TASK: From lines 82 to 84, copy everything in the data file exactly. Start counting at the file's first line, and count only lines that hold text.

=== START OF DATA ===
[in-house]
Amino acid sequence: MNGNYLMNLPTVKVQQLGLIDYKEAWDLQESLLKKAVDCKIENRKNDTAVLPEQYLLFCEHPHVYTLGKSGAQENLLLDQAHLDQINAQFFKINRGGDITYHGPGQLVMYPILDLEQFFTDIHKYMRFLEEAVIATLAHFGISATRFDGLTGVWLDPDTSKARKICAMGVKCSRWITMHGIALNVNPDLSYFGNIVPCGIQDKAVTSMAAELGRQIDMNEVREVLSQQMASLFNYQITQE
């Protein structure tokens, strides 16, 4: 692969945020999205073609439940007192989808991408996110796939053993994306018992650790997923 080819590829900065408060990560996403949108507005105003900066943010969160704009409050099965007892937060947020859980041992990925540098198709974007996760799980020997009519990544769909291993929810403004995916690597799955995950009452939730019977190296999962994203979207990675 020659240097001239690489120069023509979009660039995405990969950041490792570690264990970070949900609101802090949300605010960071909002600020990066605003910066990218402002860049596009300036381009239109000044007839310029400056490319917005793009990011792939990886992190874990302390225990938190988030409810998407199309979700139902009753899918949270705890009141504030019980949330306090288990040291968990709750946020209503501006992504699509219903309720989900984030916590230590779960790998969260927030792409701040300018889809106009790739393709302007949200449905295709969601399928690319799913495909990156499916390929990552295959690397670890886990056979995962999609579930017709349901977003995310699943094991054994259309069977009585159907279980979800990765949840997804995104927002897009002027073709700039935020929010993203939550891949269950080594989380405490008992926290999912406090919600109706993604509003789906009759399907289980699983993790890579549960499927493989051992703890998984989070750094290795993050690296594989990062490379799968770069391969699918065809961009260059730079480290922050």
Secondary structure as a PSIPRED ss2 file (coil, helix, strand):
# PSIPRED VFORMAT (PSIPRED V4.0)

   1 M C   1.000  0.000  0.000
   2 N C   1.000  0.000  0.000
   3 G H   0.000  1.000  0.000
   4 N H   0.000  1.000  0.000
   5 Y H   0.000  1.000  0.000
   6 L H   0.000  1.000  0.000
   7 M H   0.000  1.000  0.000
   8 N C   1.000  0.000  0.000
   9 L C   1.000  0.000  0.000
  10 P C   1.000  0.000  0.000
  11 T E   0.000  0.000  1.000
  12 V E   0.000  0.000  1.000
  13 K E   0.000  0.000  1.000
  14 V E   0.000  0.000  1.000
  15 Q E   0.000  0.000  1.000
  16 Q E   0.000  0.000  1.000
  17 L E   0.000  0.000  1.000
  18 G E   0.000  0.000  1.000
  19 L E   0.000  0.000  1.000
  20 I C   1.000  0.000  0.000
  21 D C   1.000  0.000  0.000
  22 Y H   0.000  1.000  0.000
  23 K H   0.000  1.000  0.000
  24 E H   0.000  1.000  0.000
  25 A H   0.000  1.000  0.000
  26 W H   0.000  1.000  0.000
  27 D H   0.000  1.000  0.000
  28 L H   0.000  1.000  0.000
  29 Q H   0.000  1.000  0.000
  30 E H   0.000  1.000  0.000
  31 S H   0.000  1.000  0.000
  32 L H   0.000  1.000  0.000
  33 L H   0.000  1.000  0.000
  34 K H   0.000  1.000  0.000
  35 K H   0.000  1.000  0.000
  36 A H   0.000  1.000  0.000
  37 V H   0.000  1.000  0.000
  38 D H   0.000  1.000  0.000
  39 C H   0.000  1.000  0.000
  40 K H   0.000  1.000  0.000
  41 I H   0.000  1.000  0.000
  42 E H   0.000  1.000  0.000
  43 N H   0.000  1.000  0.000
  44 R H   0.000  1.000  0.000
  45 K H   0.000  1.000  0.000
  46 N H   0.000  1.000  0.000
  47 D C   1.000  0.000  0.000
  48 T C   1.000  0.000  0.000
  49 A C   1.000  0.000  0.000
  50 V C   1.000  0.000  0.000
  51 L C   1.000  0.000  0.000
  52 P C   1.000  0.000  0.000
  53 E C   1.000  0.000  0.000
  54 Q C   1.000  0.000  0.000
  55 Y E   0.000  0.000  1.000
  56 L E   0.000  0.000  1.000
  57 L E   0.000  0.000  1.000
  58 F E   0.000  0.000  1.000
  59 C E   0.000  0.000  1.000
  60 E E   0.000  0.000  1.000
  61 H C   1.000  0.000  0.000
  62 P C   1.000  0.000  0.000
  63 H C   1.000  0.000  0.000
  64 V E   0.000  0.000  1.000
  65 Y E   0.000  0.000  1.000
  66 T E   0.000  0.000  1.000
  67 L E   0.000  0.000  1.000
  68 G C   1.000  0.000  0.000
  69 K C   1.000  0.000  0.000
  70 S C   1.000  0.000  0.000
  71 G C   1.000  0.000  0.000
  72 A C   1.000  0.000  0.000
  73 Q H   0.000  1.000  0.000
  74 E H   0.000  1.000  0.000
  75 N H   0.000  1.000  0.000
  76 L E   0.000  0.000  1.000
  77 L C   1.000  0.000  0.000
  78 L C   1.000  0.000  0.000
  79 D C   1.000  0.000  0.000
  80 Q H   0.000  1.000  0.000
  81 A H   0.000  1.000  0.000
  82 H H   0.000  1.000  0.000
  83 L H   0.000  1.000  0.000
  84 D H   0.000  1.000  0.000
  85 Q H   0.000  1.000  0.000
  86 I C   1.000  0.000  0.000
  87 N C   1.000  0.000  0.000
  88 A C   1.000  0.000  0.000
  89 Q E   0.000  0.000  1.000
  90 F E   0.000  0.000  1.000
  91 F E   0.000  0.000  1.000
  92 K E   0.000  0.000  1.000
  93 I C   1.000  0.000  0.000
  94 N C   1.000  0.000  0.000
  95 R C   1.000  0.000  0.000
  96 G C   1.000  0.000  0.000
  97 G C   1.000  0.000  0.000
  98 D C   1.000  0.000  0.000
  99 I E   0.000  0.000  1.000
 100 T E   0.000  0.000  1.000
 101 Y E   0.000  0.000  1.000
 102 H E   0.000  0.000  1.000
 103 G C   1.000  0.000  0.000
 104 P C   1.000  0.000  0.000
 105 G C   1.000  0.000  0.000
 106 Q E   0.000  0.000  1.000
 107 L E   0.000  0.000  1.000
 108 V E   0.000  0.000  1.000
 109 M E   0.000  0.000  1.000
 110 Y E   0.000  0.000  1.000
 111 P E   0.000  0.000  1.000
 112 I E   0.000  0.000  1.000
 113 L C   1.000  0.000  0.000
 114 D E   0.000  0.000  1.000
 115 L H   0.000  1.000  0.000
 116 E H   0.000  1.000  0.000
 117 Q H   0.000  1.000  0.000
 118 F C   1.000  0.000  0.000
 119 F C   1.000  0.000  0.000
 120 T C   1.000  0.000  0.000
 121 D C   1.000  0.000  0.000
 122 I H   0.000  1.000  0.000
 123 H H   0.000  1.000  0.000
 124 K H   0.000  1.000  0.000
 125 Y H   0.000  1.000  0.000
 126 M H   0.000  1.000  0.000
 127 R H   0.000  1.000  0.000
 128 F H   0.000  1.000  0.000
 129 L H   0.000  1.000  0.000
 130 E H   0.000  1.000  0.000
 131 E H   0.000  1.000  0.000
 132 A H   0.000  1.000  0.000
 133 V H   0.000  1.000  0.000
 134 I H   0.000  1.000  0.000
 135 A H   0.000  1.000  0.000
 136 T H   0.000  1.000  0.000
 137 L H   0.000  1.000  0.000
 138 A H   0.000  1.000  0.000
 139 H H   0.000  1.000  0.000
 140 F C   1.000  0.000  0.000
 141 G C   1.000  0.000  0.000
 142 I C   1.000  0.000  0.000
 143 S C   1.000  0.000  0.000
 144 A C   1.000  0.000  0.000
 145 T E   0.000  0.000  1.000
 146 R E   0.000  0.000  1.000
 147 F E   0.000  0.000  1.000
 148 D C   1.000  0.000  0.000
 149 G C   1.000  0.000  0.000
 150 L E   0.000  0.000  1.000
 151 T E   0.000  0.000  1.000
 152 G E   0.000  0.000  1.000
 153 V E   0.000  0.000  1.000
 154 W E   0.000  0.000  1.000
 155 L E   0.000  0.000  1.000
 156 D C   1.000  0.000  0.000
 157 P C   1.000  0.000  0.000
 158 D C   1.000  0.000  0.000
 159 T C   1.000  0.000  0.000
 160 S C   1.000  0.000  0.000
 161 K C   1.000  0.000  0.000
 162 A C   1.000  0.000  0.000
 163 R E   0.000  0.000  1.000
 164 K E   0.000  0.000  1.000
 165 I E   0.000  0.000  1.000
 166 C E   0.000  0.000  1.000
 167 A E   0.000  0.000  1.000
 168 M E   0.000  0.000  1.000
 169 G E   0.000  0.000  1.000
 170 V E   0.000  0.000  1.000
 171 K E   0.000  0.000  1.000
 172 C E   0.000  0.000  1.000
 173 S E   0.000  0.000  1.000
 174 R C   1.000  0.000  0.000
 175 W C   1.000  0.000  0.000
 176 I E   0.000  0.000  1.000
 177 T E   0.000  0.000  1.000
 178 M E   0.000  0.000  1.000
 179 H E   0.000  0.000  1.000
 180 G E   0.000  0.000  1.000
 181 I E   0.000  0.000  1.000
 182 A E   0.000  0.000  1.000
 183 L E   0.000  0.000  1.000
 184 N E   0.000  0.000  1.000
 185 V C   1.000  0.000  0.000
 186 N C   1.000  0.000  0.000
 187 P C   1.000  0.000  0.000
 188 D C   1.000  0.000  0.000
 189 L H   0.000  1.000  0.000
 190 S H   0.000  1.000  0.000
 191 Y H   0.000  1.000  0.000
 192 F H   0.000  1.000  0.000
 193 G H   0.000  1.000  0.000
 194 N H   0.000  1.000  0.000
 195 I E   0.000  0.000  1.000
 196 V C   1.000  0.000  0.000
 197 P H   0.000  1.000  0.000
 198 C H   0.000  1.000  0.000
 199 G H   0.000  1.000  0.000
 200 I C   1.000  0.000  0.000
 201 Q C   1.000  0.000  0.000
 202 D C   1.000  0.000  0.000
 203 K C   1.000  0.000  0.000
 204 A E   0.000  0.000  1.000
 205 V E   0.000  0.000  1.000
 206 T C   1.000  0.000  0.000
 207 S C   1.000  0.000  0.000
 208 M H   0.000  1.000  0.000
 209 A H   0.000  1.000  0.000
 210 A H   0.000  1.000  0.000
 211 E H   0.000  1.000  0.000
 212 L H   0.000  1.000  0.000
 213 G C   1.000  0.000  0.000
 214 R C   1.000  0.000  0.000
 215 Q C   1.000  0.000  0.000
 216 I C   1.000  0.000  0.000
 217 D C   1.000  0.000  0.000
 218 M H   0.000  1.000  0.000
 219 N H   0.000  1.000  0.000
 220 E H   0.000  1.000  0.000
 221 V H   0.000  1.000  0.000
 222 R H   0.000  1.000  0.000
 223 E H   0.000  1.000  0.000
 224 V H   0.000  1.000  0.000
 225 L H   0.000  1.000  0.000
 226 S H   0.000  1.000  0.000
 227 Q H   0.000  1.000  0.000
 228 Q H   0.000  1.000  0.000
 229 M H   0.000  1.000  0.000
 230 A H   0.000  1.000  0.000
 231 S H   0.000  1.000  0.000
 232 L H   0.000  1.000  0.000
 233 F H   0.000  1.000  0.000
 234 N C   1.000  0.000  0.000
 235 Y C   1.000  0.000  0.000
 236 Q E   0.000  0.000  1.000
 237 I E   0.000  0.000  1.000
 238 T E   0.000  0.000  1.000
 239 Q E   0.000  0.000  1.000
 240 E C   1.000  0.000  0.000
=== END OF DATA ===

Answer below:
  77 L C   1.000  0.000  0.000
  78 L C   1.000  0.000  0.000
  79 D C   1.000  0.000  0.000